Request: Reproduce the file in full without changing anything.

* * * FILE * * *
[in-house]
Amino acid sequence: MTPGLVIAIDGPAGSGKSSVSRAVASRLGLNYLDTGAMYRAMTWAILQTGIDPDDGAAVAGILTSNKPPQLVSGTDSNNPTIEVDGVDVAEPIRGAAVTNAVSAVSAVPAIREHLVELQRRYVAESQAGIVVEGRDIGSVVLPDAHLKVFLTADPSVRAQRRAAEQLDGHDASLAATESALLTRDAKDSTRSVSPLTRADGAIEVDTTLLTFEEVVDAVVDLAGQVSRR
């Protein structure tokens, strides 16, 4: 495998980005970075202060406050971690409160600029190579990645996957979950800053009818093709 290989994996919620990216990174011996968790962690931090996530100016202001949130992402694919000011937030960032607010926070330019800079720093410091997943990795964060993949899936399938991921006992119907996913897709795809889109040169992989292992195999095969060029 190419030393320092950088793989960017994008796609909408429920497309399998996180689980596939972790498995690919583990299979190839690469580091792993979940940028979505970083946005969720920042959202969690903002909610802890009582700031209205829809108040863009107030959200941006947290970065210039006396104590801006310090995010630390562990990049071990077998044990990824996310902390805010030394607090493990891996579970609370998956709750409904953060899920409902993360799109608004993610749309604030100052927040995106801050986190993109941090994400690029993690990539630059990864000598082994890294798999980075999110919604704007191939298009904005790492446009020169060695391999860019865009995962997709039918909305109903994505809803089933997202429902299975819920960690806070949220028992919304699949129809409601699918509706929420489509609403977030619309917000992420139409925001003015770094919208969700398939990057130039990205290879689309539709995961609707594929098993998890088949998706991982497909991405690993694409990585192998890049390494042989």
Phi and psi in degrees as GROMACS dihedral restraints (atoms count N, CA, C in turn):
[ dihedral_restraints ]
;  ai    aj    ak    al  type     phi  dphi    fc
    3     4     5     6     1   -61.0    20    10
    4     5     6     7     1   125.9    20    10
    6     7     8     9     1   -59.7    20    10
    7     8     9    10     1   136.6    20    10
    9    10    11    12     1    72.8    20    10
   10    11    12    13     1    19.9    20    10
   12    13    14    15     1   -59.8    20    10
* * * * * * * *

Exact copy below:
[in-house]
Amino acid sequence: MTPGLVIAIDGPAGSGKSSVSRAVASRLGLNYLDTGAMYRAMTWAILQTGIDPDDGAAVAGILTSNKPPQLVSGTDSNNPTIEVDGVDVAEPIRGAAVTNAVSAVSAVPAIREHLVELQRRYVAESQAGIVVEGRDIGSVVLPDAHLKVFLTADPSVRAQRRAAEQLDGHDASLAATESALLTRDAKDSTRSVSPLTRADGAIEVDTTLLTFEEVVDAVVDLAGQVSRR
């Protein structure tokens, strides 16, 4: 495998980005970075202060406050971690409160600029190579990645996957979950800053009818093709 290989994996919620990216990174011996968790962690931090996530100016202001949130992402694919000011937030960032607010926070330019800079720093410091997943990795964060993949899936399938991921006992119907996913897709795809889109040169992989292992195999095969060029 190419030393320092950088793989960017994008796609909408429920497309399998996180689980596939972790498995690919583990299979190839690469580091792993979940940028979505970083946005969720920042959202969690903002909610802890009582700031209205829809108040863009107030959200941006947290970065210039006396104590801006310090995010630390562990990049071990077998044990990824996310902390805010030394607090493990891996579970609370998956709750409904953060899920409902993360799109608004993610749309604030100052927040995106801050986190993109941090994400690029993690990539630059990864000598082994890294798999980075999110919604704007191939298009904005790492446009020169060695391999860019865009995962997709039918909305109903994505809803089933997202429902299975819920960690806070949220028992919304699949129809409601699918509706929420489509609403977030619309917000992420139409925001003015770094919208969700398939990057130039990205290879689309539709995961609707594929098993998890088949998706991982497909991405690993694409990585192998890049390494042989």
Phi and psi in degrees as GROMACS dihedral restraints (atoms count N, CA, C in turn):
[ dihedral_restraints ]
;  ai    aj    ak    al  type     phi  dphi    fc
    3     4     5     6     1   -61.0    20    10
    4     5     6     7     1   125.9    20    10
    6     7     8     9     1   -59.7    20    10
    7     8     9    10     1   136.6    20    10
    9    10    11    12     1    72.8    20    10
   10    11    12    13     1    19.9    20    10
   12    13    14    15     1   -59.8    20    10